Why is My Dishwasher Not Draining?

Although it’s never a welcome sight to open the dishwasher and discover it is still full of water, don’t overreact just yet. You might have the means to solve the fault without having to call a repair person or purchase a brand-new dishwasher.

Your machine declining to drain could be caused by a number of things a proportion of which are simple to deal with. So, in advance of calling a dishwasher repair service here is a lineup of possible things you may troubleshoot yourself. Some of which are not even related to the machine itself.

Check the cycle wasn’t stopped mid-way

It is probable that there is nothing stopping your machine from emptying. Instead, the cycle may have been interrupted.

The cycle might have been cut short for multiple of reasons. Kids pushing buttons, mistakenly pushing on the buttons, a power cut or opening the dishwasher mid-cycle could all interrupt the program and mean your dishwasher doesn’t drain.

If you suspect this may be the situation, or you just want to be sure it’s not the issue start your dishwasher again on a quick program.

A number machines may have an empty cycle so it’s well worth checking your owners manual or checking online to check.

Inspect the disposal

If you have a disposal examine this before you do anything else as a blocked disposal will block your machine from draining. Run the garbage disposal with fast running water to ensure there are no issues.

If you do find an obstruction drain un-blocker or a natural alternative could be used to remove the blockage and this could resolve the fault.

Inspect the sink waste for blockages

If you kitchen sink is emptying inefficiently this could suggest an issue with the plumbing rather than an error with your machine.

In the case that the kitchen sink is draining inefficiently you can attempt putting a little bicarb and white vinegar down the drain, letting it sit for a few minutes and then flushing it away with hot water.

A sink plunger could also be used to attempt to dislodge the blockage.

This could be enough to allow your appliance to drain so run a short rinse and drain cycle at this point. If not you can manually remove the water using a jug as well as a towel and check a few more possible issues.

At this point make certain to disconnect the machine to prevent electrocution.

If while you are carrying out one of these checks you think you have discovered and fixed the issue you don’t need to go through the remaining steps. Just complete an empty cycle to make sure the machine is once again draining as it used to.

Inspect and scrub the filters

Any number of things could block the filters including corn kernels, paper from food jars, plastic film lids and broken glass. Clear film can also be difficult to see if you aren’t looking for it.

Take out the filter and give it a good clean before replacing it. Not all machines have their filter in the same location so you might need to consult the owners manual for this.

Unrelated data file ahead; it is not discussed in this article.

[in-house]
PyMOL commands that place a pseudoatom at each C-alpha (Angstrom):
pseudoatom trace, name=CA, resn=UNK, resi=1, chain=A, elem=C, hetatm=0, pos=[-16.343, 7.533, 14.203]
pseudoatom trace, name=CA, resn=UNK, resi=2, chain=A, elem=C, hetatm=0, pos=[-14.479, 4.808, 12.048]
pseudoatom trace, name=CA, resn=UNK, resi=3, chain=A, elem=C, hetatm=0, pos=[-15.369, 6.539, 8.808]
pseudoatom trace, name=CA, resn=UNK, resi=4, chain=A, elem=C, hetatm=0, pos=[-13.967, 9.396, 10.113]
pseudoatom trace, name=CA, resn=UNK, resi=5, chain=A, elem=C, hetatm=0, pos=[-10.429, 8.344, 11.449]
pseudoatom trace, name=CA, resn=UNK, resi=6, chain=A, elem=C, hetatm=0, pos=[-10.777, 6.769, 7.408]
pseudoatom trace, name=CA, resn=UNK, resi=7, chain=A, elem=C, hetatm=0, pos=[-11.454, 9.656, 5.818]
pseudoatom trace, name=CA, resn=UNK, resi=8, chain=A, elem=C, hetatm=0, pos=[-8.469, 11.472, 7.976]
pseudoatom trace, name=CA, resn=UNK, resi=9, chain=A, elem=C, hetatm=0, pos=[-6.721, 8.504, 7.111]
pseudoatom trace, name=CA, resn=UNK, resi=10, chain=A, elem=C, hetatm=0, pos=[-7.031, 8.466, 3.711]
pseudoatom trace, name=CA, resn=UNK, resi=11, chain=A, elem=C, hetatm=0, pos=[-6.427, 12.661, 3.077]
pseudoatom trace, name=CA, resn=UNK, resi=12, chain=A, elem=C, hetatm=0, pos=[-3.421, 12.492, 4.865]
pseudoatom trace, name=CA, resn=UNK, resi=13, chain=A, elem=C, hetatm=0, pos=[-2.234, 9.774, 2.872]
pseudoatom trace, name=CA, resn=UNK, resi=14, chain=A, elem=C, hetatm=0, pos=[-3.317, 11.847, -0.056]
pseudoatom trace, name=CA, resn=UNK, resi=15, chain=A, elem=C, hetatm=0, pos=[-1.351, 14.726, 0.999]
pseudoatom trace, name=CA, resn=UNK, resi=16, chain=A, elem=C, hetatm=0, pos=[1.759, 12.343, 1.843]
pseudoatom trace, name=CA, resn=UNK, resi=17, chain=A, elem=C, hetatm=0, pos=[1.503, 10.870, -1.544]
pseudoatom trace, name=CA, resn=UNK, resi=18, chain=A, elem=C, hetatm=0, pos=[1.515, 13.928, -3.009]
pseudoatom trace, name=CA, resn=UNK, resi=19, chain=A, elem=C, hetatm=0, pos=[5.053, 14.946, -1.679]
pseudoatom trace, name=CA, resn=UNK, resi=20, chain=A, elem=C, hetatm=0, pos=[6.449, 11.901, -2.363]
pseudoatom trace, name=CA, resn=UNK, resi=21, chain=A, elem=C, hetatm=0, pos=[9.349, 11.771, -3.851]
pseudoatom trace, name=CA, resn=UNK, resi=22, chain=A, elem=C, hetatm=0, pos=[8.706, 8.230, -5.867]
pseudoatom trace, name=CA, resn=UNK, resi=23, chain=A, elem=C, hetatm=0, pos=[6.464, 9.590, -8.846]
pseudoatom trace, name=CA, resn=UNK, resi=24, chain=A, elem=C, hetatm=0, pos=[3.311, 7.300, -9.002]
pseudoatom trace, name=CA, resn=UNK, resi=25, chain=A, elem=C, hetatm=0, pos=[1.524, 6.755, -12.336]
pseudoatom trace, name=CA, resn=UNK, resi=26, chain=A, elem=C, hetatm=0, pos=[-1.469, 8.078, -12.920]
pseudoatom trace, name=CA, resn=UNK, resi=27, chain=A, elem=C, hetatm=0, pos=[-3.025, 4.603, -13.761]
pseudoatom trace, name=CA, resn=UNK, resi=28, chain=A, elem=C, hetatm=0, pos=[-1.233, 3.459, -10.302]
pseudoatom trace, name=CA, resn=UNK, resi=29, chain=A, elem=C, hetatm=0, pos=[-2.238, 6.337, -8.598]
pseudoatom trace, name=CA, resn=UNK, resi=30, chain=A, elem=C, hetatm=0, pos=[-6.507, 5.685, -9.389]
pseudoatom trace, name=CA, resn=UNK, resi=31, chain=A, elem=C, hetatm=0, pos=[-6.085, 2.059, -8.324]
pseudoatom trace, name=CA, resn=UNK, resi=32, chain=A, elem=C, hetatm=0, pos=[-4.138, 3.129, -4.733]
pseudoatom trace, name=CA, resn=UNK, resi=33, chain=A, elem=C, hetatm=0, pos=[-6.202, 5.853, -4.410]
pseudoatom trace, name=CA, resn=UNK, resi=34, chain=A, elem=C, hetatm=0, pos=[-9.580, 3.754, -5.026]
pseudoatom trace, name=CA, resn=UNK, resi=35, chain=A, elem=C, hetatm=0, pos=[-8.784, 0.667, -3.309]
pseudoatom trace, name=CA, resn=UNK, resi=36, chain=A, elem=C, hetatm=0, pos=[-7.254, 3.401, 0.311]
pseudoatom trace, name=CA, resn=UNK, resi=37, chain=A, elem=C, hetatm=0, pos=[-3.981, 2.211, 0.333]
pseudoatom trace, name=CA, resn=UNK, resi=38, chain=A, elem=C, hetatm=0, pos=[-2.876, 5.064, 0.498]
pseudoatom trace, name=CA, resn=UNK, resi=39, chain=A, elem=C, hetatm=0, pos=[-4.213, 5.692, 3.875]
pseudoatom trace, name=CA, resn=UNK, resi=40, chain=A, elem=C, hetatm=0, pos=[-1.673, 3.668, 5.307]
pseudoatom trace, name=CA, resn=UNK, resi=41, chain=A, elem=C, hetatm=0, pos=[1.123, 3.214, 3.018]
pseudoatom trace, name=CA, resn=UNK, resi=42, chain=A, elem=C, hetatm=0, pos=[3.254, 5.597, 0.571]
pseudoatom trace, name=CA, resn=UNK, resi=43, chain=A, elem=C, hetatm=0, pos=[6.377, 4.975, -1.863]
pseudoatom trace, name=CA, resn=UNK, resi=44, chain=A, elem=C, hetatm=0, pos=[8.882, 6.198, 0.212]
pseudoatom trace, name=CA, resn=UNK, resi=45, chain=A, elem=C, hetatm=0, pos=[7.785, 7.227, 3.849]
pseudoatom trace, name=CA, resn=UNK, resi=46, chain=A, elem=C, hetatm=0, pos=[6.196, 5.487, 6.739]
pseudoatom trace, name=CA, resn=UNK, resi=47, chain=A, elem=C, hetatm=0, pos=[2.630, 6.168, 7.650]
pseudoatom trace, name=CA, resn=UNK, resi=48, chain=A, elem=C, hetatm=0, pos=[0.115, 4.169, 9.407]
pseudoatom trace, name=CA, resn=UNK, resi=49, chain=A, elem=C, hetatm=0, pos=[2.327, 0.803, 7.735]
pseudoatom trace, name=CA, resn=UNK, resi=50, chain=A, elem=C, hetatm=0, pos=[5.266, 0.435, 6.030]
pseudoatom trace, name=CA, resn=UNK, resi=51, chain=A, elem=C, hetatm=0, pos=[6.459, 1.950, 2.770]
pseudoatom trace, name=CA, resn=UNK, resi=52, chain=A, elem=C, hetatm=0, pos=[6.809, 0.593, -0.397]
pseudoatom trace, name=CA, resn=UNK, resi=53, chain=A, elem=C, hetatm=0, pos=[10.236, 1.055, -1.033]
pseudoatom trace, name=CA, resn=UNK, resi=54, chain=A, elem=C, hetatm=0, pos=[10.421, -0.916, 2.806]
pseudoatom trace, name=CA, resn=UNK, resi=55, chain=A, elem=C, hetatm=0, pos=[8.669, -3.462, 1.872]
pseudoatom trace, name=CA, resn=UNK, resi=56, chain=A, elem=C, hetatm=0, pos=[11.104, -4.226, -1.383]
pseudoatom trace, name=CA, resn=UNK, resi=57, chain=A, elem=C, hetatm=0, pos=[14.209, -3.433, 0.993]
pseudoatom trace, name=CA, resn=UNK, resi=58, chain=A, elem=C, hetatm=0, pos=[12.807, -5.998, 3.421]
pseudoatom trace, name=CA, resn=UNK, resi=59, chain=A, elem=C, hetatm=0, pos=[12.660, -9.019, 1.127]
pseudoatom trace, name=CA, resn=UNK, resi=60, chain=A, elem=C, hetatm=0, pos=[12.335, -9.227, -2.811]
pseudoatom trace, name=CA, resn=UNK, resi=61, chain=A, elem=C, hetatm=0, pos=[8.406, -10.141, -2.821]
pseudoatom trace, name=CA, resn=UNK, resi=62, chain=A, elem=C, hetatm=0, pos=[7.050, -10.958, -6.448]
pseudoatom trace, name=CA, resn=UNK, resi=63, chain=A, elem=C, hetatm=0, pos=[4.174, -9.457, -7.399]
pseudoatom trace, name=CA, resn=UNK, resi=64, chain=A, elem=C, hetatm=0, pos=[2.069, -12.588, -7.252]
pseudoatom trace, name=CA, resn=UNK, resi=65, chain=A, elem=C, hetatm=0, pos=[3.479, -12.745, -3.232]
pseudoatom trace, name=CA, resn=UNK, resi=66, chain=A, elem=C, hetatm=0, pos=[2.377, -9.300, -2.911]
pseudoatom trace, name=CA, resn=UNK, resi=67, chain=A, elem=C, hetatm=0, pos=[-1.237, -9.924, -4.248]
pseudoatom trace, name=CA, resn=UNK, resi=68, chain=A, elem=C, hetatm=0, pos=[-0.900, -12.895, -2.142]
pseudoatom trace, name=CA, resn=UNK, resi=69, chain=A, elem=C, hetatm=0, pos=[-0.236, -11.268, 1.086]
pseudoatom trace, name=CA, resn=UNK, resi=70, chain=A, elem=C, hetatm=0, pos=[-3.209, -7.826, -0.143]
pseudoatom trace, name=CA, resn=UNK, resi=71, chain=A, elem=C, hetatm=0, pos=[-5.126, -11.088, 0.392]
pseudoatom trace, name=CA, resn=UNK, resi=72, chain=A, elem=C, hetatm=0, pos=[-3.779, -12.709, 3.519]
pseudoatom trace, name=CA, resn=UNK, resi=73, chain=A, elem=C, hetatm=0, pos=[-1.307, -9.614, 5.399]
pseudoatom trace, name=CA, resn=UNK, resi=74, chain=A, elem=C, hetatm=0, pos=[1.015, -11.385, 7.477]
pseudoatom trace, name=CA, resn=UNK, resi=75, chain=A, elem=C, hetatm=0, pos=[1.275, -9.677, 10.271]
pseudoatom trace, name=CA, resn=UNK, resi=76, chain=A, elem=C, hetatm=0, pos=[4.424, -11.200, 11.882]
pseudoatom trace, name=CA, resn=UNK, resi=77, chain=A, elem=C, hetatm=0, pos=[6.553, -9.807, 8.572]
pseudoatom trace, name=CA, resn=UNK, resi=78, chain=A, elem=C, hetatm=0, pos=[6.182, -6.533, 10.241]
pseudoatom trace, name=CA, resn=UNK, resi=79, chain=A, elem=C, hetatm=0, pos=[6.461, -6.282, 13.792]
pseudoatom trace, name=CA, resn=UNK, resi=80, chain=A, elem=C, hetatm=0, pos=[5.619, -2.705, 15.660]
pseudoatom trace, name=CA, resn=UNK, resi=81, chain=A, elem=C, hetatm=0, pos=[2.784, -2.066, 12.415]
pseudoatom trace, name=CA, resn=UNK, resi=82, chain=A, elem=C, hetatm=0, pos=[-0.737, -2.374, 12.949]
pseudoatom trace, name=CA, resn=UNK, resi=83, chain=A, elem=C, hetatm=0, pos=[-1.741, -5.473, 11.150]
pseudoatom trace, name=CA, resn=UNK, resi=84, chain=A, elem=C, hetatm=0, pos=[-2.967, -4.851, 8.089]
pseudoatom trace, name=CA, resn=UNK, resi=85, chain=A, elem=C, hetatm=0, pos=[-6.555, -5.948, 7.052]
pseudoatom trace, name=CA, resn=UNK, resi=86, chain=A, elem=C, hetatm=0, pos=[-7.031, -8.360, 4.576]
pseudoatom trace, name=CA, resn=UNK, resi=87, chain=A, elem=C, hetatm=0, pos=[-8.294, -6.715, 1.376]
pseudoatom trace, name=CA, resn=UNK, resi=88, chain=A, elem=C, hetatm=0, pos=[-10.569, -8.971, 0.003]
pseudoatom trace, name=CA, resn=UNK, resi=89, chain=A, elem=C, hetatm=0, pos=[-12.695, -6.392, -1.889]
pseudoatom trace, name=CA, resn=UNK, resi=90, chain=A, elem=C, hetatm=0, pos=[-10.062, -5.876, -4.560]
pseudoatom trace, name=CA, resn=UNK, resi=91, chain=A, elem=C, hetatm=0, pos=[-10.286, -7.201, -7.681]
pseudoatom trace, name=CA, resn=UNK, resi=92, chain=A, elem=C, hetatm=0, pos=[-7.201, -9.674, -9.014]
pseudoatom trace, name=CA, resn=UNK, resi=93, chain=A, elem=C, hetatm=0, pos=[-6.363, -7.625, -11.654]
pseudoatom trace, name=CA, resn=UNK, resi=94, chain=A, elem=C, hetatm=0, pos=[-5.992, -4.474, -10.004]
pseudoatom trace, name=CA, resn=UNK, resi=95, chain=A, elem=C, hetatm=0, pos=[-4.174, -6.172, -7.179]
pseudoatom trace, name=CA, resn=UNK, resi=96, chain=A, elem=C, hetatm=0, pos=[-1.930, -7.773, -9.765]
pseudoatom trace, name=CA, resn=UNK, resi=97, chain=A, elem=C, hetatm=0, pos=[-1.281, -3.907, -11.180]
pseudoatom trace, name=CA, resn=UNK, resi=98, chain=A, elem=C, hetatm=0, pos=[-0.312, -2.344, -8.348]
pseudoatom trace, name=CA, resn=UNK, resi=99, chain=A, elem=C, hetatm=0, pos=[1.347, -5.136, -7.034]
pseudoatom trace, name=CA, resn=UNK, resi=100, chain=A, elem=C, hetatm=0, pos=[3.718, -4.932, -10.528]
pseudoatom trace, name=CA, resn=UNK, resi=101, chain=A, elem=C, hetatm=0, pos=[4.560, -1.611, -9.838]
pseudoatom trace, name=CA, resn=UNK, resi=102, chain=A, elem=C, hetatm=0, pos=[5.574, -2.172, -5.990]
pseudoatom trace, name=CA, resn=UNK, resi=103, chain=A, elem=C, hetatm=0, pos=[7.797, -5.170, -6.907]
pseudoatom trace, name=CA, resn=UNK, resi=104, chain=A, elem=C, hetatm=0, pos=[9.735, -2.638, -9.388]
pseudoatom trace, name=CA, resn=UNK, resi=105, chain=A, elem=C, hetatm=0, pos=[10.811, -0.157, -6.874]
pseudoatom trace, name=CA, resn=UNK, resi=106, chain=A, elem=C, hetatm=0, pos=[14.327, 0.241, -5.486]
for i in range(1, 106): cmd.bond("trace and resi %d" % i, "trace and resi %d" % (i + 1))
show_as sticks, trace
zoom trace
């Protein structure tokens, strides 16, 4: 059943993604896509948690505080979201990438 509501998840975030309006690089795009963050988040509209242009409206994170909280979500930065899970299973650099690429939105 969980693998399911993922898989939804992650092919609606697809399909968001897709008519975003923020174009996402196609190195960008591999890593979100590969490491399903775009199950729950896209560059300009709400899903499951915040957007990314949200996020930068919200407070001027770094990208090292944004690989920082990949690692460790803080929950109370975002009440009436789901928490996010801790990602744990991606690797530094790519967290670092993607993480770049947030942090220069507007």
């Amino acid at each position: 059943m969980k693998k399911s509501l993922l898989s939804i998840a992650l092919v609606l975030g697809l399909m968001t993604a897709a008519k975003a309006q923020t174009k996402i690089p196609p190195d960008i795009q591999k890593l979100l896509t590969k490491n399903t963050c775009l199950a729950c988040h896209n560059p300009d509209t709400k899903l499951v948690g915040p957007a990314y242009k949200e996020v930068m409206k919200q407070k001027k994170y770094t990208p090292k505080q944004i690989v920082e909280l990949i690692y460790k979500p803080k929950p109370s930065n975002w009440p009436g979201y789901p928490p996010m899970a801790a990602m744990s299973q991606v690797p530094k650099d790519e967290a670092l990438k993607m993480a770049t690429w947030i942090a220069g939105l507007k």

Is the waste pipe obstructed?

The next area to examine is the waste water pipe. Stuck food, a kink in the hose or a crushed hose could all prevent your machine from draining.

Subject to the location of the hose (usually the ribbed one) you could have the means to inspect it by removing the base or you could have to pull the machine out from under the counter.

Have a look at the hose in the first instance to find out if it has been crushed or kinked. You may be able to fix these issues by hand which will most likely fix the issue, but it’s worth noting that when this has happened it is much more inclined to happen again so you could need to buy a replacement hose.

If you can’t find an issue you could disconnect the waste pipe from the dishwasher and blow through it to check for any blockages. Make sure you line the floor with newspaper or towels first as even if you have emptied the machine there might still be water in the hose.

If you can’t blow air through the pipe this may be the problem.

Disconnect the hose at the sink end and then give it a thorough flush through to clear the blockage. If you can’t get rid of the obstruction or the hose is cracked or degraded acquire a brand-new one. If you can clear the blockage then put the hose back and run a short cycle to make sure you have fixed the issue.

You may also inspect where the pipe connects to the sink. This is a common spot for blockages to occur so if you do remove the pipe give this connection a thorough clean as well.

Examine the drain valve

You may check the drain valve by hand to make sure it hasn’t got stuck. The drain valve will most often be found at the base of the dishwasher on the valve bracket. Consult your instruction manual if you’re unsure.

Pushing down on the valve or giving it a wiggle should be sufficient to find out if it’s stuck. If you are able to see anything blocking it remove this. If you are unable to, this may be when you should ring a plumber unless you are happy in purchasing and replacing the part yourself.

Examine your pump is not broken

Your appliance pump makes use of impellers that can be obstructed by pieces of glass or other objects. Check your impellers aren’t broken by taking off the cover and checking that the impellers are free to move.

Listen to your dishwasher while it’s running

If it doesn’t sound normal your dishwasher pump or motor may be faulty and need to be repaired.

Call a repair person

If you have been through the above list and the fault remains, or you have reason to believe the pump, pump valve or motor are not working, it could be the moment you need to call your local repair person.

At least having tried to troubleshoot you have avoided having to pay a hefty call-out fee for a blocked drain.

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